The Iliad, The Odyssey, and the Theogony

How these epic poems shaped culture and depicted ancient history and formed the Myths of the Ages of this world

Introduction to the epics

The influence of Greek culture extends down to us today from the philosophical and mathematical advancements to the political and the literary. Some of the most influential pieces of literature on Greek culture are Homer’s epic poems The Iliad and The Odyssey as well as Hesiod’s Theogony.


These pieces of literature immortalized the complex and rich stories of Greek mythology. They documented the many stories of the Greek gods and goddesses, the creation of the world according to these myths, and even the ages and cycles of the world.

Homer’s poems helped cement the shared values and beliefs of the Ancient Greeks, providing examples of heroism and explaining humanity’s place in this vast world.

Similarly, Hesiod’s Theogony details the origin of the universe as well as the ascendancy of the gods and the complex history of their reign. This poem shows how the world has and continues to be shaped by the will of these divine personalities.

These epic poems are not only studied today for their literary techniques, but for the cementing of culture and complexity of the myths they were able to record.

A glimpse inside Greek culture

Homer and Hesiod’s contributions to the world of literature continue to astound scholars to this day. Their works are epic poems, meaning they are a literary genre of heroic oral poetry.

Modern academia understands that neither Homer nor Hesiod created these myths. These works were born of an oral tradition meaning that the tales of the Trojan War or the War of the Titans depicted in these epic poems were passed down orally for centuries before being compiled into the written poetic form.


These epic poems are still studied today for their literary feats and are a major source of Greek mythology. While stories of the Greek gods and heroes may now be viewed as purely literary spectacles, in Ancient Greece, these were considered to be accounts of historical events or explanations for the universe.

Both Homer and Hesiod’s epic poems provide a glimpse into the basis of religious practices and rituals that took place in Ancient Greece and provide us insight into the beliefs and values of the Ancient Greeks.

Introduction to the Iliad

Because of the lack of historical records, not much is known about the poet Homer, but scholars believe the epic poem The Iliad to have been written around 750BC. The Iliad is just one of two epic poems attributed to Homer.

Homer’s The Iliad depicts the history of the Trojan War between the Achaeans, the Greeks, and the Trojans. Divided into 24 books, the poem details the complex series of events and motivations for the start of the war as well as what keeps it going.

The Iliad also importantly depicts how people viewed the way the gods and goddesses interacted with humanity. The history and development of Greek civilization was seen as being at the mercy of divine forces that could work in conjunction or at odds with humanity.

In these accounts of the Greek myths, humanity was either blessed by the deities and provided with gifts and knowledge to turn the tide of the war or was scorned by them and bestowed a punishment.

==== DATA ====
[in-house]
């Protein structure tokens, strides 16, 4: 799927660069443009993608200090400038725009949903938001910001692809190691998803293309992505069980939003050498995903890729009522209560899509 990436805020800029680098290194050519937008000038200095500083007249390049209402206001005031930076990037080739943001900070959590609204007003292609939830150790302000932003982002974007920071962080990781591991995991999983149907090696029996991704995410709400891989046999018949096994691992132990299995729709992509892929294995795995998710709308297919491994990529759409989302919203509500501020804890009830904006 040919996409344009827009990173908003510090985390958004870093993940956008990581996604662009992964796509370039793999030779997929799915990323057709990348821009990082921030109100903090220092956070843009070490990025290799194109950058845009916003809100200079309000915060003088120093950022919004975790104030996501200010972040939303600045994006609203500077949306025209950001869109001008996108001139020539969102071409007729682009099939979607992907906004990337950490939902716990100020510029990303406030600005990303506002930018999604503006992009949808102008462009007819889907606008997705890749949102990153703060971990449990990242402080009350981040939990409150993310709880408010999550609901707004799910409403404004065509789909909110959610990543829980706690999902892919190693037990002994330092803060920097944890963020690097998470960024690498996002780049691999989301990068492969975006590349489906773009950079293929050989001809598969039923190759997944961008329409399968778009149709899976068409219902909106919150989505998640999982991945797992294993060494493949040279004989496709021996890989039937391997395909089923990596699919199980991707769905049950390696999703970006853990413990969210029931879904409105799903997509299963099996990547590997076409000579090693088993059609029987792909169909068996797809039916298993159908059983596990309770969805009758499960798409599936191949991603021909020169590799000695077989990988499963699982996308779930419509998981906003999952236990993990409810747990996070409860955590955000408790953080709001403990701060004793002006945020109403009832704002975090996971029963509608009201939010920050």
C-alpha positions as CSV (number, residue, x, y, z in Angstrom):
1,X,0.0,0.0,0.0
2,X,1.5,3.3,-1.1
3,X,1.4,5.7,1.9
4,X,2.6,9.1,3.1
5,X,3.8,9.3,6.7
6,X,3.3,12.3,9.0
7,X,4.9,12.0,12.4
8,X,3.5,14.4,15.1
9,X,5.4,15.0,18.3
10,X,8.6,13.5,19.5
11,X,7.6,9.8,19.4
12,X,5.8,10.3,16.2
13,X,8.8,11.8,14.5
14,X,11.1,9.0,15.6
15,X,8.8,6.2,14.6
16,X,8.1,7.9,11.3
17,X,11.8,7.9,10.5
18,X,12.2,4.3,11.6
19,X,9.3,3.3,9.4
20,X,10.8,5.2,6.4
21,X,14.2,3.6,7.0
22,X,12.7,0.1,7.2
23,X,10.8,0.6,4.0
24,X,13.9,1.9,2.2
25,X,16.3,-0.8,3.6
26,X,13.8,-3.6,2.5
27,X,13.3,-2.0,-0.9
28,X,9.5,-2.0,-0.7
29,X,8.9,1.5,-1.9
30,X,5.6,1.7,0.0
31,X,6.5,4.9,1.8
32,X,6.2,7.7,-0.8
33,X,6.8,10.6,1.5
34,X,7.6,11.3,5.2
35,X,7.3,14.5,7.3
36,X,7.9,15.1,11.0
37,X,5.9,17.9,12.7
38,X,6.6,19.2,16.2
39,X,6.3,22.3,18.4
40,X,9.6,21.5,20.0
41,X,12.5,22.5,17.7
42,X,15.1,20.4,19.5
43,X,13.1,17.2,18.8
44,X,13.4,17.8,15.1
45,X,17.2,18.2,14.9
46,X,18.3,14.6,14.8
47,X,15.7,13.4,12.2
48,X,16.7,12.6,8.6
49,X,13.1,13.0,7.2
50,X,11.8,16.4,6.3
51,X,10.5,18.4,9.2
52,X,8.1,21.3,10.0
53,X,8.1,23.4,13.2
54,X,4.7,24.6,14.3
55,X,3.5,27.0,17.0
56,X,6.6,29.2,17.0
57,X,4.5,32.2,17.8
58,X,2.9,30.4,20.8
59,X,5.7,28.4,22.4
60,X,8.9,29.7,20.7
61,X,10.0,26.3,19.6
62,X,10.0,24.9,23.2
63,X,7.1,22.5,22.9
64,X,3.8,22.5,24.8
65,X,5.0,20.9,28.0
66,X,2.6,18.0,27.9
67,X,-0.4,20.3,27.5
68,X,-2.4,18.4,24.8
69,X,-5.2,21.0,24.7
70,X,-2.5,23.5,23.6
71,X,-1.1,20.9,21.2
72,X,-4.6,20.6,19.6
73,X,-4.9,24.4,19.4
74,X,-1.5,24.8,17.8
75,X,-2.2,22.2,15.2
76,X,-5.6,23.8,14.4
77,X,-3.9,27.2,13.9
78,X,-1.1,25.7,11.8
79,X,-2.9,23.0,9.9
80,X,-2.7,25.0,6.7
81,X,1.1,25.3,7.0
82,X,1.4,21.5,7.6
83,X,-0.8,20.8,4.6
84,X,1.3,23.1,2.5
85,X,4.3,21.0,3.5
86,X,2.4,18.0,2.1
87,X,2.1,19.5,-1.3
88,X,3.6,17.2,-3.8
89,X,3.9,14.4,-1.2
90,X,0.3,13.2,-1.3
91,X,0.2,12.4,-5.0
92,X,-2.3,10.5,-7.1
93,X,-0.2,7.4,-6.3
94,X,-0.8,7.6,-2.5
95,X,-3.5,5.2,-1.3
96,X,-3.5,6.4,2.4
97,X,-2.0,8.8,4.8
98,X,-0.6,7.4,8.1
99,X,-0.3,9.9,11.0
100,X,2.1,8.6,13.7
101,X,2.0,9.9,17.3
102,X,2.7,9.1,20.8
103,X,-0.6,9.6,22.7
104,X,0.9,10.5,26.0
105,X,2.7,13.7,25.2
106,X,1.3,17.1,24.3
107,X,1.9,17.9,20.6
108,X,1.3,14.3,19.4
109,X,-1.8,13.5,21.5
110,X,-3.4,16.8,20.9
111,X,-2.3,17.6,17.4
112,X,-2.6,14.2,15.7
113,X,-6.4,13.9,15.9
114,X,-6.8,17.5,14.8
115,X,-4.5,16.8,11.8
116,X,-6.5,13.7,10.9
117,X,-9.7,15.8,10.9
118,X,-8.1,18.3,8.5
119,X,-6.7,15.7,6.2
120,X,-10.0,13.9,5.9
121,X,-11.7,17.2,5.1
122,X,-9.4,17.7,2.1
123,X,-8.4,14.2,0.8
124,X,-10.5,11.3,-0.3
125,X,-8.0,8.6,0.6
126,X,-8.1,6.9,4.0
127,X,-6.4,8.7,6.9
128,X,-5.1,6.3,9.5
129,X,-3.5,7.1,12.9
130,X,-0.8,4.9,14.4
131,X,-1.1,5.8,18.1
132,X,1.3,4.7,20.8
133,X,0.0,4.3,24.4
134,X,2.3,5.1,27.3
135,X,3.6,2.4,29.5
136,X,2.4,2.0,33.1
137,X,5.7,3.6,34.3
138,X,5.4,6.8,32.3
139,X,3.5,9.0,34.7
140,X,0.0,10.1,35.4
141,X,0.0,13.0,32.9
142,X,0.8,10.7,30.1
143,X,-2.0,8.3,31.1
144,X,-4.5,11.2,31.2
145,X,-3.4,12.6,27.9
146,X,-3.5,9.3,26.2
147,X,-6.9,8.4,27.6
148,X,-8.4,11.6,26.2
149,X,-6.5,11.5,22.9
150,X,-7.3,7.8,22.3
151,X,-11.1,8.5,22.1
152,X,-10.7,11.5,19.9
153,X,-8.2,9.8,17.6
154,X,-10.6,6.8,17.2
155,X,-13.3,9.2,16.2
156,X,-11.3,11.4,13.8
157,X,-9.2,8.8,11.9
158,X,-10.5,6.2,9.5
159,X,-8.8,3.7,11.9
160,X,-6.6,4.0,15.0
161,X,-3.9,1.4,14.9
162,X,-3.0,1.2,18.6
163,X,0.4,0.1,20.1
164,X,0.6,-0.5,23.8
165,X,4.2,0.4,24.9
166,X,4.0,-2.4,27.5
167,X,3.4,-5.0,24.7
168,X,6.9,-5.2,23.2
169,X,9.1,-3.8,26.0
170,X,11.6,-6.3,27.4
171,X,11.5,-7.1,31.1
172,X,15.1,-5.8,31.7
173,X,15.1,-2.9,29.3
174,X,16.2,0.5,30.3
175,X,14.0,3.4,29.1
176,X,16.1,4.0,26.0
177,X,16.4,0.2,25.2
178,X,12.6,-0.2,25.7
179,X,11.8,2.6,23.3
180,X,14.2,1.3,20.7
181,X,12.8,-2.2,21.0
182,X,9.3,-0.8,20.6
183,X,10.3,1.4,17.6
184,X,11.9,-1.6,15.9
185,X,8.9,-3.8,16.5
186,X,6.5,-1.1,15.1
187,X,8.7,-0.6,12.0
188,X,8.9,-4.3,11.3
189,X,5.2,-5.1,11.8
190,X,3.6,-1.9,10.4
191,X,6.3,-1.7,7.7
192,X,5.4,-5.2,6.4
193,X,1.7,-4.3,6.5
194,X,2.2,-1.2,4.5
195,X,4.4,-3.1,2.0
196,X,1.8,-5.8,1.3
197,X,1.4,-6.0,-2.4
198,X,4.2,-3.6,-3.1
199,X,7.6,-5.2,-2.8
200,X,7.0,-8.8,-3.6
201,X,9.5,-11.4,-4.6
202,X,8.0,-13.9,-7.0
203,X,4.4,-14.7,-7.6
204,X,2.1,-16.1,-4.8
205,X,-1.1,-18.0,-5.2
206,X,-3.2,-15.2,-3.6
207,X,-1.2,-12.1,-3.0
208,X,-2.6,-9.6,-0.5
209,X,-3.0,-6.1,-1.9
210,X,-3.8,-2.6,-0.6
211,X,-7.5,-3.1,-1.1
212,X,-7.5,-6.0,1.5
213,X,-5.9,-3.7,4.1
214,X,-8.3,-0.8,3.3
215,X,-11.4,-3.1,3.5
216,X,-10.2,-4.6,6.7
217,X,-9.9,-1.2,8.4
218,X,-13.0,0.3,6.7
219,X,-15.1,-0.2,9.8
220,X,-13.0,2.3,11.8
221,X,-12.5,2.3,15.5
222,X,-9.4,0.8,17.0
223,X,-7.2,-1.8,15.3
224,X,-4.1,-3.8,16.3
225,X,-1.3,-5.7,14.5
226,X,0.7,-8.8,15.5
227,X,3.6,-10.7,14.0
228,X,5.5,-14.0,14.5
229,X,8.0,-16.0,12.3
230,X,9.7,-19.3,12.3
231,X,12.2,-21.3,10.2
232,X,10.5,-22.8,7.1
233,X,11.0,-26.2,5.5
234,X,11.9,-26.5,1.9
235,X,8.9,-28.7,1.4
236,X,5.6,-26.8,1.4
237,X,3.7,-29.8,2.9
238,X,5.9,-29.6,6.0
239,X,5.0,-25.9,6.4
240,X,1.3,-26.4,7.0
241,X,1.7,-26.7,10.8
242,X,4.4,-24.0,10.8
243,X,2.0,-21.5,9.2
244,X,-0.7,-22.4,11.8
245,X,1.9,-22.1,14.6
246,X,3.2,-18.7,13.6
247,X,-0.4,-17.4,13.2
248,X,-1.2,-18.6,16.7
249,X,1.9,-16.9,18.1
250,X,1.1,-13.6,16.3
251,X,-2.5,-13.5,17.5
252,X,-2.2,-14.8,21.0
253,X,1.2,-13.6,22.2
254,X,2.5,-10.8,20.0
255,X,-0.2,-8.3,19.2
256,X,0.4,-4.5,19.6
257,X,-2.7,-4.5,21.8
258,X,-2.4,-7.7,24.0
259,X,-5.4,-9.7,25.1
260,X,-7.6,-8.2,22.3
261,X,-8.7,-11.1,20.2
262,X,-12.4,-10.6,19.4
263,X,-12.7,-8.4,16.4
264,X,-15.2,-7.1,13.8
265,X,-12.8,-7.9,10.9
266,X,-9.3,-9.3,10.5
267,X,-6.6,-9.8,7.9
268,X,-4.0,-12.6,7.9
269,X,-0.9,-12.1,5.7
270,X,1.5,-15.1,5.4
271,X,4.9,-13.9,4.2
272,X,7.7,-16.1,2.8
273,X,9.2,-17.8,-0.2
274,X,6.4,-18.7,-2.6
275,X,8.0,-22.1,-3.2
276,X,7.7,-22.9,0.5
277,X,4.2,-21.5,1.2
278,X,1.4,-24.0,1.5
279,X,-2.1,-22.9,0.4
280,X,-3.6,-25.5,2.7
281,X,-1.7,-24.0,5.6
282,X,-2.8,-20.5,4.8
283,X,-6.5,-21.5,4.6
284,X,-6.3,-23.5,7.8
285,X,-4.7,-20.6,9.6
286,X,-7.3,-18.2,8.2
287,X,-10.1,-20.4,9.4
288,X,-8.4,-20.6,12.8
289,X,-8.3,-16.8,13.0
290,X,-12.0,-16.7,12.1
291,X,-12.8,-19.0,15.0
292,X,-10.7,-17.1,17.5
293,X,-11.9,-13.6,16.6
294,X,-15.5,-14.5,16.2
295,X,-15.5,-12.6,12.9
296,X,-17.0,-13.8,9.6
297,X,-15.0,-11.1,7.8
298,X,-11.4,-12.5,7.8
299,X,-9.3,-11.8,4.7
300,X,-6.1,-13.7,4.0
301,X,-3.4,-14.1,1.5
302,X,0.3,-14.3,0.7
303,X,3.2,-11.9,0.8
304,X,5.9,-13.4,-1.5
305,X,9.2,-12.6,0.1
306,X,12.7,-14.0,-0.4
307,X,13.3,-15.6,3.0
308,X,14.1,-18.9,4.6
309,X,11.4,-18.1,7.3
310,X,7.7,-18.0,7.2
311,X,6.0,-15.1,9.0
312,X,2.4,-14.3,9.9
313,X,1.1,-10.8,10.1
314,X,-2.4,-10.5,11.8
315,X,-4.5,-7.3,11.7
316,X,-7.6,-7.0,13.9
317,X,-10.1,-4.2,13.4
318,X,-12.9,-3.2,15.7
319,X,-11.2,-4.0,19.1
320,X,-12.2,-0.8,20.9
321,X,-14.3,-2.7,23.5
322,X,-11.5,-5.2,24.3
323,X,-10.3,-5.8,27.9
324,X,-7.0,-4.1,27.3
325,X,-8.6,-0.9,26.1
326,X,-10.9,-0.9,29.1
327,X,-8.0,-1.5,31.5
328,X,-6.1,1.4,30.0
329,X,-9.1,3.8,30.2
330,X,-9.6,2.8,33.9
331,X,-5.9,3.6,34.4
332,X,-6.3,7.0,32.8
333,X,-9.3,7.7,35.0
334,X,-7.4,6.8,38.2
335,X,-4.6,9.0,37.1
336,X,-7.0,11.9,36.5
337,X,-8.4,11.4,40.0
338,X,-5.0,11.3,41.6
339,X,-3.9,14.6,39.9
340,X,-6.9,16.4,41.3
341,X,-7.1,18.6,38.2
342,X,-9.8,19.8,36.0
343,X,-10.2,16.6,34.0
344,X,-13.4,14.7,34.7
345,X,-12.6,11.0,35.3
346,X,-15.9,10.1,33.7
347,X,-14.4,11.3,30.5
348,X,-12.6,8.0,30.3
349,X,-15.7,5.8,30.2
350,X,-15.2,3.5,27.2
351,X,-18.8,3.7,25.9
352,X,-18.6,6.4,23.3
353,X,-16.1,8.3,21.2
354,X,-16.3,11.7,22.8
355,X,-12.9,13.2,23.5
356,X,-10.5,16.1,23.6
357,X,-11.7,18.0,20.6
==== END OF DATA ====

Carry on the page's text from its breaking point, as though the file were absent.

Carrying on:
Fact or fiction

Homer’s Iliad was written around 400 years after the fall and destruction of the city of Troy. Because of this, it is assumed by scholars that Homer’s depictions of the events of the Trojan War are not entirely historically accurate and may be viewed more as a condensing of many battles into one nine-year war, with some literary flair thrown in.

Despite the debate on historical accuracy today, the Ancient Greeks of Homer’s day considered his epic poem to be a true depiction of history. So why does this matter?


The myths that Homer cemented in his work were a collection of the beliefs circulating in Greek culture. The stories in his poems of Achilles form the basis for the morals and virtue that are associated with the standard for being a hero and provided the Ancient Greeks with a standard of excellence to venerate and live up to.

The interaction of gods and goddesses and their influence in the events of the war only further solidified the Ancient Greeks’ view of the world and humanity’s place within it as destined to live at the will and whim of deities more powerful than they are.

Introduction to the Odyssey

Homer’s second epic poem, The Odyssey, is believed to have been written in the eighth century BC and is broken down into 24 books. This poem tells the story of the King of Ithaca, Odysseus, who after the end of the Trojan war, wandered for ten years attempting to return home and to his wife, Penelope.


The poem focuses on only the last six weeks of his journey and the many trials he must face to return to his kingdom and ward off the many suitors that sought his wife.

At the time that Homer penned The Odyssey, Greece was waning.

The political systems were tense, people were unhappy, and the number of scholars and literate people was dropping. But Homer’s epic poem helped to revive Greek culture, giving people a shared history and tales of morality and heroism to renew their faith and pride in their own culture.

The impact of The Odyssey doesn’t end there. From Margaret Atwood’s Penelopiad to the Coen Brother’s 2000 film O Brother, Where Art Thou, this epic poem continues to inspire literary and artistic works. Despite the centuries separating modern art from Homer’s first poem, the stories in The Odyssey tell a story that is universal and remains relevant.

Homer's Hexameter

Both The Iliad and The Odyssey by the poet Homer are written in a distinct style called dactylic hexameter or sometimes called heroic hexameter. This is a metered or rhythmic verse scheme made up of dactyls, a stressed syllable, and spondees or unstressed syllables. These metered feet form a pattern of rhyme and length that adds a song-like quality to the poems.